Real men get breast cancer – Mark’s storyMay 24th, 2017
Mark always had scar tissue behind his right nipple but one day, five years ago, he was working up a ladder at home and felt soreness as that area pressed against the guttering.
“The scar was from a childhood injury, so when I felt a lump developing on the side of my right nipple I thought it was the scar getting a bit weird.’’
Almost as an afterthought at his next doctors’ check-up four months later, Mark asked his GP to take a look. Things moved quickly and following a series of screenings and tests, Mark got a diagnosis of breast cancer.
At age 50, Mark was shocked by the news. He was fit and healthy with a wife and three young kids.
When he got home that evening after he was given the diagnosis, Mark recalls walking through the door and seeing his wife Caroline in the kitchen getting dinner ready and the kids watching TV, and thinking to himself, ‘’Domestic bliss: a typical family scene on a Friday evening in November in Sydney.’’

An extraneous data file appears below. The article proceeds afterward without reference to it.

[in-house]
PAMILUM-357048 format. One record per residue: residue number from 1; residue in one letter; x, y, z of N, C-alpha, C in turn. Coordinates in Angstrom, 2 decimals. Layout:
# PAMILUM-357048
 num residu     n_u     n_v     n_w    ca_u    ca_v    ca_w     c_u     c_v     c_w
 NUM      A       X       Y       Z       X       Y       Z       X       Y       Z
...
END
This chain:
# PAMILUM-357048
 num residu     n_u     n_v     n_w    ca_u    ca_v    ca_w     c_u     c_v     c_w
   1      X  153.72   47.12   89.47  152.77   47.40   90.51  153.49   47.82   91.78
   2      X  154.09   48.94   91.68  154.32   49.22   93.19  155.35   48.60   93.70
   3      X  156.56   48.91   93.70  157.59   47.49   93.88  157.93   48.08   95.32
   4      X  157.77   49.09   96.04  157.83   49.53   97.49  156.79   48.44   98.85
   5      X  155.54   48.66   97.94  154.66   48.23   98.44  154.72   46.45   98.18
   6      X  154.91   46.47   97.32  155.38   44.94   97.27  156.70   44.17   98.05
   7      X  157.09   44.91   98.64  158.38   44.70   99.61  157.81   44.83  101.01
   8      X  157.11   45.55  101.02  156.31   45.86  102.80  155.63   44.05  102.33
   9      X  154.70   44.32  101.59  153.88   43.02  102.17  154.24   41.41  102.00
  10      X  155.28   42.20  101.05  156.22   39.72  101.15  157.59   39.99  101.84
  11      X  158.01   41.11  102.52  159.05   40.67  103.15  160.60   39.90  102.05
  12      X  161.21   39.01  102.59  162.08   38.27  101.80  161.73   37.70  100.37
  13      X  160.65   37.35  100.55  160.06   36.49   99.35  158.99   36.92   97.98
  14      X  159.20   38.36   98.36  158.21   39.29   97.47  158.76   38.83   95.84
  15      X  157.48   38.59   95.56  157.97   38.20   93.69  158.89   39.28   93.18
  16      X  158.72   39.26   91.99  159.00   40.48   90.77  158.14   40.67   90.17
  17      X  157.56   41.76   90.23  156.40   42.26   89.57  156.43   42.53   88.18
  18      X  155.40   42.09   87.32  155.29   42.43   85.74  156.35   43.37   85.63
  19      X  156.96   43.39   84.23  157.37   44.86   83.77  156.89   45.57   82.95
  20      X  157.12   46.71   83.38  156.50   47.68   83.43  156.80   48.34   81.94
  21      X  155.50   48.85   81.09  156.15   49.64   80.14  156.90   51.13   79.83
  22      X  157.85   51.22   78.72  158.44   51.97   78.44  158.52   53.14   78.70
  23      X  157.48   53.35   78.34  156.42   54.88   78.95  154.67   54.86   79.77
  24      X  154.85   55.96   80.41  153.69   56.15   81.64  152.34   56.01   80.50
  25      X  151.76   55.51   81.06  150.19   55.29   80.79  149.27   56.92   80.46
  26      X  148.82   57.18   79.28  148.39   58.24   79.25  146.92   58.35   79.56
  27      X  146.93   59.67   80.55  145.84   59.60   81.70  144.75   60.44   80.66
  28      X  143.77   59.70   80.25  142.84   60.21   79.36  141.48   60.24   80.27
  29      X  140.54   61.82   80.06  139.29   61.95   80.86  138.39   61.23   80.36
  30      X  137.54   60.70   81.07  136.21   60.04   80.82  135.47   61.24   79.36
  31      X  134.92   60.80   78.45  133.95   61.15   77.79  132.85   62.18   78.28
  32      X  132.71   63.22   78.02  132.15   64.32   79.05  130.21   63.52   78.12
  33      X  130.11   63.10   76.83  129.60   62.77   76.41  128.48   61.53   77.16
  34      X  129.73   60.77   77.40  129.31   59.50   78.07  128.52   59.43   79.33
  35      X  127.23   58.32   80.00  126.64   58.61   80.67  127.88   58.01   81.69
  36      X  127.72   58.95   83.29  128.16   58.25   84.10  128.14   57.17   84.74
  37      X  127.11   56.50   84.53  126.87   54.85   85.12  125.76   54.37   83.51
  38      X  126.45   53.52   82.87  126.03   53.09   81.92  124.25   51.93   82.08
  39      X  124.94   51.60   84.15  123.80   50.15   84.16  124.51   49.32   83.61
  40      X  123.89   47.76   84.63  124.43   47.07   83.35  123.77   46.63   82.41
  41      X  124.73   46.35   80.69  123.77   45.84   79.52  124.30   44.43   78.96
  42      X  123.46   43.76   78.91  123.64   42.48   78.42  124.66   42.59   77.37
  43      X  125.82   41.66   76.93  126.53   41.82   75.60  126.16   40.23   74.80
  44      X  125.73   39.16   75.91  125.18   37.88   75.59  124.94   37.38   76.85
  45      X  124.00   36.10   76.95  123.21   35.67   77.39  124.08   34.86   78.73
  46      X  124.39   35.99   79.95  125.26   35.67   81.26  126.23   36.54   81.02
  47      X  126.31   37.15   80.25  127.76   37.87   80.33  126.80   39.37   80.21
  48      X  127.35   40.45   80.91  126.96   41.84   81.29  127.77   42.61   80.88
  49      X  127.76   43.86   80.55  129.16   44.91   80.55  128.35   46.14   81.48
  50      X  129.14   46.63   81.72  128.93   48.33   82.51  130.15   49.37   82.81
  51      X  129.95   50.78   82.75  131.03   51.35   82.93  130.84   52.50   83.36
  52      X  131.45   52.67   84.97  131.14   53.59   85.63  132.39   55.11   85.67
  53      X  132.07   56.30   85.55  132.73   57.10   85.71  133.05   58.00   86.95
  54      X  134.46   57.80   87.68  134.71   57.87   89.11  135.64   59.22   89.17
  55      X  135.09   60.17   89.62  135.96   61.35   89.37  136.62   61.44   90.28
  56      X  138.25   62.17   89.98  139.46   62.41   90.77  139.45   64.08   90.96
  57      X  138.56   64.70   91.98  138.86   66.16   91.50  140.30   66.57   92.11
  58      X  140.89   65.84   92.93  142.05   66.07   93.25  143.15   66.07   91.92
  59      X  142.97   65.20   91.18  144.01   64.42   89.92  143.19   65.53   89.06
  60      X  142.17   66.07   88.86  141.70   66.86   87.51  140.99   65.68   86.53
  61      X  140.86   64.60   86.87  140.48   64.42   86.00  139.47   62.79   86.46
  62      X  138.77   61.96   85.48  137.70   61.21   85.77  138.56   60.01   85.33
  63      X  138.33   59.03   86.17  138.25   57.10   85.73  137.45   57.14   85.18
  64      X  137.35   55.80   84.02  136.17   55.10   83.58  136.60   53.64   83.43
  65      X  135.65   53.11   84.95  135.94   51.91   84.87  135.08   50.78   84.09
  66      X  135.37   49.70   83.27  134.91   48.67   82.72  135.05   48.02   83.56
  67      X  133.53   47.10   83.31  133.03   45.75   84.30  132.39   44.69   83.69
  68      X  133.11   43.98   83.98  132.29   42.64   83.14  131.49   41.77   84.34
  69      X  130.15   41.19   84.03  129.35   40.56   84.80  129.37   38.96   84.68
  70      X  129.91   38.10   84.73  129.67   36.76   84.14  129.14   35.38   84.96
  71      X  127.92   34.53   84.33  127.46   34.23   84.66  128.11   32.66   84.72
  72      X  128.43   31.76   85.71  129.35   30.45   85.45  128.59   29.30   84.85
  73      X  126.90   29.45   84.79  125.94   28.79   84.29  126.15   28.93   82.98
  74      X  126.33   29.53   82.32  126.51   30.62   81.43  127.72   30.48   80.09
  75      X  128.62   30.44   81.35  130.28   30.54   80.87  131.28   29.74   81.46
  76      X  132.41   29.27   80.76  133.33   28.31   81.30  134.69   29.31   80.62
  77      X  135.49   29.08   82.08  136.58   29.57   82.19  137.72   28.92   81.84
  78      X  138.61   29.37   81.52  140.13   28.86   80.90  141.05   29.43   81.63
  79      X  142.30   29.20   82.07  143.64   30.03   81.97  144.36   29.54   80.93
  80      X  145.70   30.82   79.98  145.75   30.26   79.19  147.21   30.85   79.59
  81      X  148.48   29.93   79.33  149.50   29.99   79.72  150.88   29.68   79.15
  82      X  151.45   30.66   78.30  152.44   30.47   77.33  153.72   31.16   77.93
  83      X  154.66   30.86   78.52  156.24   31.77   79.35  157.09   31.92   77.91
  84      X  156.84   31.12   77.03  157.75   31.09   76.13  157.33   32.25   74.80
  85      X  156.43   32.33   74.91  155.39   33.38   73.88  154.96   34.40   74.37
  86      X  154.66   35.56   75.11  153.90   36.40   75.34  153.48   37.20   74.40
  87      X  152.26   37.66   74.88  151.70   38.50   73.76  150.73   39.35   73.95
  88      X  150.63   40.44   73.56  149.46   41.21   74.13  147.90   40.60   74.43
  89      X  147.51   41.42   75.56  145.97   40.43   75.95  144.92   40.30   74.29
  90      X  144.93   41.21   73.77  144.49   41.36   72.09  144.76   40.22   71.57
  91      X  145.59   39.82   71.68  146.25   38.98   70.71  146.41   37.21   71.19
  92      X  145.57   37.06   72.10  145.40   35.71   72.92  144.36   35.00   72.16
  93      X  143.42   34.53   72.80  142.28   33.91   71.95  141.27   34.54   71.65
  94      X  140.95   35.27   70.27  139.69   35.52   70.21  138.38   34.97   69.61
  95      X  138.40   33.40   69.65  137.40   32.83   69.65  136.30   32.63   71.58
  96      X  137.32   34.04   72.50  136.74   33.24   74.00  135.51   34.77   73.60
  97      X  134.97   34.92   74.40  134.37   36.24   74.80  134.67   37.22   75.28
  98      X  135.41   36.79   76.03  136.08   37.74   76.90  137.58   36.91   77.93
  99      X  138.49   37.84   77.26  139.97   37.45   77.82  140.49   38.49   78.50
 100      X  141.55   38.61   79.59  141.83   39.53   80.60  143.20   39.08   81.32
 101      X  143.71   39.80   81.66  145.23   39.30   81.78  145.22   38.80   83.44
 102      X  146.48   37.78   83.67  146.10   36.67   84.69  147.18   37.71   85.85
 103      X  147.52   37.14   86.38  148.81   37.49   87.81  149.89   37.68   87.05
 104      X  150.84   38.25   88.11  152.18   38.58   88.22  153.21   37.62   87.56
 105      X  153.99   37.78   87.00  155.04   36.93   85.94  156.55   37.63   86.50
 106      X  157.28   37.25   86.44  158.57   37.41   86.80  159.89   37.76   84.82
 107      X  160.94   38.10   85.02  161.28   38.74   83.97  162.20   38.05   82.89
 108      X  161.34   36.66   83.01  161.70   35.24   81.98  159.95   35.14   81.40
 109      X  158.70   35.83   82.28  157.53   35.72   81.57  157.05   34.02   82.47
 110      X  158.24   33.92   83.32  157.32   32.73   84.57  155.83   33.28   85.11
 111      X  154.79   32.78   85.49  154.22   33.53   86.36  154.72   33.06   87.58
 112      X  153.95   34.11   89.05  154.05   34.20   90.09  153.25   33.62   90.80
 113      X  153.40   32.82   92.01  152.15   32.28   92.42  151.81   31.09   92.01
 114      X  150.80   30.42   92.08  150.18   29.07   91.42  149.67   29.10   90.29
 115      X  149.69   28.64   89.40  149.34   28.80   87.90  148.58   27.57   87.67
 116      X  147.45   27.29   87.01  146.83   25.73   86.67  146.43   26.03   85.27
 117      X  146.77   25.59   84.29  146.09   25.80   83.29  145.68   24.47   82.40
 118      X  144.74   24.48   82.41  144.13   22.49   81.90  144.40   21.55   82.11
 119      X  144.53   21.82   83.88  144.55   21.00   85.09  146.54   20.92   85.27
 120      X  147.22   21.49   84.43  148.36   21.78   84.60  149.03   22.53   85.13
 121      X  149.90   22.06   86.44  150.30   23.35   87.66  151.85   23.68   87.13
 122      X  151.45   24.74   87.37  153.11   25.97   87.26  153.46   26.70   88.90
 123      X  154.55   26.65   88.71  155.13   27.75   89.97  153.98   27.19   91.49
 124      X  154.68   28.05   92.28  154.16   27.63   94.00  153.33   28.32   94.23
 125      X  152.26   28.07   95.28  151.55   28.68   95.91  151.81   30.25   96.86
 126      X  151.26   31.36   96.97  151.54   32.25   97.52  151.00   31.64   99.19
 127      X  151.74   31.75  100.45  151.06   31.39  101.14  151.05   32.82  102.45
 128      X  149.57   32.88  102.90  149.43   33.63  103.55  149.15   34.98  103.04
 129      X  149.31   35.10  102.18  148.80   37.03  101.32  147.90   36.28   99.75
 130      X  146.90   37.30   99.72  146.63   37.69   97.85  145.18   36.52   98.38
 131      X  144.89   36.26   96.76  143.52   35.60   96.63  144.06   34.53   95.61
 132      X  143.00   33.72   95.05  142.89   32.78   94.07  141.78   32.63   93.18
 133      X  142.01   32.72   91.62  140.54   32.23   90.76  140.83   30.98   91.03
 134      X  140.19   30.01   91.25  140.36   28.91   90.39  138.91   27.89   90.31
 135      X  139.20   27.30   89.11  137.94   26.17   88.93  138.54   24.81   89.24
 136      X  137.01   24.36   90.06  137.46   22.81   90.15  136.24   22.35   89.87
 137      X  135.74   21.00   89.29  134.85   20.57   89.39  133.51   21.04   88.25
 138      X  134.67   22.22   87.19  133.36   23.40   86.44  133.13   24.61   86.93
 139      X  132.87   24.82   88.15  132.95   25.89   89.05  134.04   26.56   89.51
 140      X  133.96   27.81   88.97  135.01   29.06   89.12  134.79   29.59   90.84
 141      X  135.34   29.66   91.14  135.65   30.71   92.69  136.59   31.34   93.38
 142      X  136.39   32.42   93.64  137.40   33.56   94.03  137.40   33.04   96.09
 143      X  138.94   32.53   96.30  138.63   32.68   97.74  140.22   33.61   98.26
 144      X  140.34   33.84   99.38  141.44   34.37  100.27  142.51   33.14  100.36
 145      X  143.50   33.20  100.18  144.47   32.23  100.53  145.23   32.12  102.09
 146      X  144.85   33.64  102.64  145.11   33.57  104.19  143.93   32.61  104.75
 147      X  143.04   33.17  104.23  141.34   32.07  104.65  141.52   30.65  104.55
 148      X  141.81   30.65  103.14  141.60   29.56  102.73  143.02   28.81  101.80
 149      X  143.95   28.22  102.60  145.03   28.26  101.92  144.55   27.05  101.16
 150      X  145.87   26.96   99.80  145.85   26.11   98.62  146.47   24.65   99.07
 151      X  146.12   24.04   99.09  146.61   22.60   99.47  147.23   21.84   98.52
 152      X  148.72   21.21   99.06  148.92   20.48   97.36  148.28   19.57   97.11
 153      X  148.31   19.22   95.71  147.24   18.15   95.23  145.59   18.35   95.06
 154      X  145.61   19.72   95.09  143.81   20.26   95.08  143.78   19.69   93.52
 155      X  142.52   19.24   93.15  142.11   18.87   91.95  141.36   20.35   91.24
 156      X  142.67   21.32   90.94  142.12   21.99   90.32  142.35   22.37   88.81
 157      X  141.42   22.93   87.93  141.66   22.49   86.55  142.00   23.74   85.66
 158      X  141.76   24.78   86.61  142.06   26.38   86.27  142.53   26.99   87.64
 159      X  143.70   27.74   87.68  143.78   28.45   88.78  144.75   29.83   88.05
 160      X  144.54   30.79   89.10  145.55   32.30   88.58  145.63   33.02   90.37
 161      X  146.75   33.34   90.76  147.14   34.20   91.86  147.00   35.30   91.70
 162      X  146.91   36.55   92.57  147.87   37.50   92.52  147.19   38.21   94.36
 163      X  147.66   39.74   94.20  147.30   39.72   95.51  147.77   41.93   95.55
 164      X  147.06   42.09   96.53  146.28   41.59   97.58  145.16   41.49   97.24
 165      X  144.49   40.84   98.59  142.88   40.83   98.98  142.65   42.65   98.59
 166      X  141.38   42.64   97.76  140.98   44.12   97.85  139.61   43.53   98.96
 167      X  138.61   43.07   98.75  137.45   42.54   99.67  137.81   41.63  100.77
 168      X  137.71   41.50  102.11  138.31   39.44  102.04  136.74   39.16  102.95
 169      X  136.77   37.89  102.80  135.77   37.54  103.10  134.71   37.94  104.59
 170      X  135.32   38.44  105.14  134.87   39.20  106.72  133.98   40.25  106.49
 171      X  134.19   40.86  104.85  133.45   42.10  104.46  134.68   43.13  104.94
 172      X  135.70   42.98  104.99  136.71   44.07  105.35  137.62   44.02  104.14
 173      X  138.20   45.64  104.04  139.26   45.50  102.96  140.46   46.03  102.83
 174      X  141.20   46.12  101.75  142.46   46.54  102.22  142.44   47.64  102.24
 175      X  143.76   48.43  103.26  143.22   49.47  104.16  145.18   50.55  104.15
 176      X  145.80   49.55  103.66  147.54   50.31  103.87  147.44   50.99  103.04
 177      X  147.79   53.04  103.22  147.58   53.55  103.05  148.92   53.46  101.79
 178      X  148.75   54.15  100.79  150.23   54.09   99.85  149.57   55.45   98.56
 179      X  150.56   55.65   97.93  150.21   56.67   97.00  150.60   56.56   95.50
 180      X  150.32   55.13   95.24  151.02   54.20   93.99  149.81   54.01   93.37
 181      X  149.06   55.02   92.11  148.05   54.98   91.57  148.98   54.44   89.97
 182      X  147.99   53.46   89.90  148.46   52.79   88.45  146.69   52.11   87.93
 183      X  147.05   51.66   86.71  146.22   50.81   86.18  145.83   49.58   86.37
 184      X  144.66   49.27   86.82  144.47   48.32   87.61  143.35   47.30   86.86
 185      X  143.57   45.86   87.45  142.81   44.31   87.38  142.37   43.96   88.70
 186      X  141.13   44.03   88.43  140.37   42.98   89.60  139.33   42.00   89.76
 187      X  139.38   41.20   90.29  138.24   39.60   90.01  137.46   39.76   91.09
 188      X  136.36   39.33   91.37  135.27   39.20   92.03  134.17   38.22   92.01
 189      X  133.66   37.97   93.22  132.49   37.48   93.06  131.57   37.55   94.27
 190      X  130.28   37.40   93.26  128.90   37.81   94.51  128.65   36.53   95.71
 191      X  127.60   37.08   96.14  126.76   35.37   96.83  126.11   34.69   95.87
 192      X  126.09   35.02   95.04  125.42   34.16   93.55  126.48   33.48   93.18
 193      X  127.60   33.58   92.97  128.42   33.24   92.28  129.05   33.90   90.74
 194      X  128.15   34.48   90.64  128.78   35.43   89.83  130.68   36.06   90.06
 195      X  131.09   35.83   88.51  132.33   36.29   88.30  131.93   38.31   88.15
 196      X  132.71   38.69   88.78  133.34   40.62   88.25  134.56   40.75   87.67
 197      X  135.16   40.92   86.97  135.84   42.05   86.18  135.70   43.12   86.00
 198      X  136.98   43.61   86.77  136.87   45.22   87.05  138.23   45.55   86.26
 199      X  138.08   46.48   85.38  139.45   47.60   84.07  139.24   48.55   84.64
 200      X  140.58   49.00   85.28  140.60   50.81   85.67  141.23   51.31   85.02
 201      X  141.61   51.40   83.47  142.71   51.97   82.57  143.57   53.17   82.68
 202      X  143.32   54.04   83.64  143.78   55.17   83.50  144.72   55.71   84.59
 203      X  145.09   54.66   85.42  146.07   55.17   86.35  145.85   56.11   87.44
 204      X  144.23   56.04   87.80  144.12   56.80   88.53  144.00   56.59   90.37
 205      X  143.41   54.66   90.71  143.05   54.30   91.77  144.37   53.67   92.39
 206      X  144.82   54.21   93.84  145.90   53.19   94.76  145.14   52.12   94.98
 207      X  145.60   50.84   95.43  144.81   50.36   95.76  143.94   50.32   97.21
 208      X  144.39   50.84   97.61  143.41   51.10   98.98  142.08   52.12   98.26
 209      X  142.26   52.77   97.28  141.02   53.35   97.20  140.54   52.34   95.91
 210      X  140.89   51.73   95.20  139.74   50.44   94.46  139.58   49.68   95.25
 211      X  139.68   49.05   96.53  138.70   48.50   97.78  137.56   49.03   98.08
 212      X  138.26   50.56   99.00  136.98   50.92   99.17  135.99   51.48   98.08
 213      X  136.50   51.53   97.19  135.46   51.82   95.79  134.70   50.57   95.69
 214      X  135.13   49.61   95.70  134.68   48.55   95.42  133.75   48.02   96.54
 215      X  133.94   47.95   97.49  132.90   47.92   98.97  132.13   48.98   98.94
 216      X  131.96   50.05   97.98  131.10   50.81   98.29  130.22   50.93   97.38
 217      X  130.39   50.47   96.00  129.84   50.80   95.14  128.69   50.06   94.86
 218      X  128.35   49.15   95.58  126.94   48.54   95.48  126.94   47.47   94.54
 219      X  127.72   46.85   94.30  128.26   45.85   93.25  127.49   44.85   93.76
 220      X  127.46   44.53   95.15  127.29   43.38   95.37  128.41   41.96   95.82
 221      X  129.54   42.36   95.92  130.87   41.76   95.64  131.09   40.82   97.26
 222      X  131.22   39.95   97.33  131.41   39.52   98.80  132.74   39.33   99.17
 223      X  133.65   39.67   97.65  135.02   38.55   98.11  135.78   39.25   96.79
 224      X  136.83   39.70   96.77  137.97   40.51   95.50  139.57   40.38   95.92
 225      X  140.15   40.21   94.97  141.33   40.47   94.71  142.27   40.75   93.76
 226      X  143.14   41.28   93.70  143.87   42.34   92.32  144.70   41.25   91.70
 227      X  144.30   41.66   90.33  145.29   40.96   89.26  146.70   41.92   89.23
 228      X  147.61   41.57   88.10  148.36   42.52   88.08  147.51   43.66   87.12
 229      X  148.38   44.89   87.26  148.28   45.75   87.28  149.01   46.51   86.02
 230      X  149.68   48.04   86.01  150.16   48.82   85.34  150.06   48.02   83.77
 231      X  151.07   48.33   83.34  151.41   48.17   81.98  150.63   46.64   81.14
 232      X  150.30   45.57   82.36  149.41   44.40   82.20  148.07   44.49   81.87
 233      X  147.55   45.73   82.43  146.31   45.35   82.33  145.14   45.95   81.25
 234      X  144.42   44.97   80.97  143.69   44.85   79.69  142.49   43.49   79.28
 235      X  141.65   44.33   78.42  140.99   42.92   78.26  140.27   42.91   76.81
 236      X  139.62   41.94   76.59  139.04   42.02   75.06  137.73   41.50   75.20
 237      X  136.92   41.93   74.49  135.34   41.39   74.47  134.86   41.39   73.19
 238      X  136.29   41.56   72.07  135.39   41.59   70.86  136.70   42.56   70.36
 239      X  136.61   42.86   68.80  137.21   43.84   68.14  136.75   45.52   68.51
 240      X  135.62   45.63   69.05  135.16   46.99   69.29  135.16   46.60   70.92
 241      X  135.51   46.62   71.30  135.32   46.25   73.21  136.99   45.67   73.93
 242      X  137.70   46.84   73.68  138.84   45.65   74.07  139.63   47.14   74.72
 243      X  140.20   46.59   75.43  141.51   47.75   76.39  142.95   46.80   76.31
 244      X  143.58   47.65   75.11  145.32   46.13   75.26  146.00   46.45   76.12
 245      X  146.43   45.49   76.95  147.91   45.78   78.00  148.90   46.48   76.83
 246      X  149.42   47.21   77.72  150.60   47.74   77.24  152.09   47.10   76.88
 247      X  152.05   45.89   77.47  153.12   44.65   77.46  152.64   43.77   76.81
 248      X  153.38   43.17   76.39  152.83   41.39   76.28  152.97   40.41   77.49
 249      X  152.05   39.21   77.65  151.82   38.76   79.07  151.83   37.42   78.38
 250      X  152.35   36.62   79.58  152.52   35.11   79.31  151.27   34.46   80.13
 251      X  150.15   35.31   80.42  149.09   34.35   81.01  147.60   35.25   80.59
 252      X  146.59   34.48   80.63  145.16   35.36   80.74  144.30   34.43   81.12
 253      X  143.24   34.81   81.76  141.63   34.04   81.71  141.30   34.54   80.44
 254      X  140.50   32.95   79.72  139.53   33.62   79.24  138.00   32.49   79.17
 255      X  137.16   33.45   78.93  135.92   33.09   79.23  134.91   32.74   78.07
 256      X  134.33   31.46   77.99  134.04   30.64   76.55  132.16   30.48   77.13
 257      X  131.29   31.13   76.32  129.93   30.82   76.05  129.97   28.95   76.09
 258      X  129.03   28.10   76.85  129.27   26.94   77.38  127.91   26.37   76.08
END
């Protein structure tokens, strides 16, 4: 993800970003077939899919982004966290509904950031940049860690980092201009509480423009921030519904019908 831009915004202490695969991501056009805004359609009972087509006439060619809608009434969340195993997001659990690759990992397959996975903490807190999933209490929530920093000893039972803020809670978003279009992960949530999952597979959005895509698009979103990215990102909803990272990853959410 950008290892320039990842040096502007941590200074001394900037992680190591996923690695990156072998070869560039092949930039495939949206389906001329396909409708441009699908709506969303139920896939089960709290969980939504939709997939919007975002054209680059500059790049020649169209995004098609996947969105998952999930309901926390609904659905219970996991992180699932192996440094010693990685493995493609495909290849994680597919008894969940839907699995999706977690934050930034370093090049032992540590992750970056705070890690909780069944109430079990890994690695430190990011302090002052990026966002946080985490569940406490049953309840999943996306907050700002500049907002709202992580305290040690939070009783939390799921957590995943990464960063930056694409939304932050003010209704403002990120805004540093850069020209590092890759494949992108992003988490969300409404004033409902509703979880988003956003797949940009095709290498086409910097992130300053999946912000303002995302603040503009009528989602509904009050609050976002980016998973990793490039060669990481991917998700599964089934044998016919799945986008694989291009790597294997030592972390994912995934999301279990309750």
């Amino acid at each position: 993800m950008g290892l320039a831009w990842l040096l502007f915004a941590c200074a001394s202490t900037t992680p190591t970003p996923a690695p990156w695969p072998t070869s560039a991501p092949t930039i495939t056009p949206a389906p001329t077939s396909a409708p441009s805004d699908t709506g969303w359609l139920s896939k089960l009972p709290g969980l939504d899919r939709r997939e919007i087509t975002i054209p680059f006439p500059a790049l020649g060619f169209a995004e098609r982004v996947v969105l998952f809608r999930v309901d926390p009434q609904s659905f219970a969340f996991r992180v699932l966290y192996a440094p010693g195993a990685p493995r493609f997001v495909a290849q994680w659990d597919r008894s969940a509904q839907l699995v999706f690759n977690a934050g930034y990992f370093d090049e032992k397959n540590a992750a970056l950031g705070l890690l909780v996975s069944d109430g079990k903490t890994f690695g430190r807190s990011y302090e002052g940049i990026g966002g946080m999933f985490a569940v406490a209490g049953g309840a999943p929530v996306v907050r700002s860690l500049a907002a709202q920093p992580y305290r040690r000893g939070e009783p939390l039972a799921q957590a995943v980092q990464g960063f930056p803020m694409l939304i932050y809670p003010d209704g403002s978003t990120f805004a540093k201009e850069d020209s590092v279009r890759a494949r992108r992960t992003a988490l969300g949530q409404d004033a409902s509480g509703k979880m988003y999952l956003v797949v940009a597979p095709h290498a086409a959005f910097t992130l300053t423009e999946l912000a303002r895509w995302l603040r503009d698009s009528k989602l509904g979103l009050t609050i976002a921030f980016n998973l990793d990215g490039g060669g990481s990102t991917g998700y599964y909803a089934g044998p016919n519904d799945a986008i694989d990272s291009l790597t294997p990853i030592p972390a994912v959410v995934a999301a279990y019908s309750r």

When Mark was putting his youngest son to bed and reading him stories – he was snuggled in lying on his shoulder, and Mark thought, ‘’Will I still be doing this in 6 months?’’
After a mastectomy and four lymph glands removed, Mark went in for the post-operation consultation to be told they had caught the breast cancer early. If it were any later, it may have become invasive cancer.
“Even now, five years down the track, it’s hard to get my head around the fact I was a man being told I had breast cancer.’’
In support of men like Mark, and women affected by breast cancer, the National Breast Cancer Foundation (NBCF) is encouraging men to Get Pinked this Men’s Health Week (June 12-18) and raise funds for life-changing breast cancer research.
The campaign, called Real Men Wear Pink, will help NBCF fund breast cancer research focused on prevention. Real Men Wear Pink also highlights that breast cancer isn’t a women’s-only cancer, men can be diagnosed too.
As a speaker for NBCF, Mark feels strongly about raising awareness that breast cancer is not exclusively a woman’s disease. Men get breast cancer too.
“I am very open about the fact I’ve had breast cancer. When I tell other men, they are incredulous, they have no idea men can get it.’’
To support the 140 men diagnosed with breast cancer this year and the 44 women diagnosed today, register now to fundraise at realmenwearpink.org.au.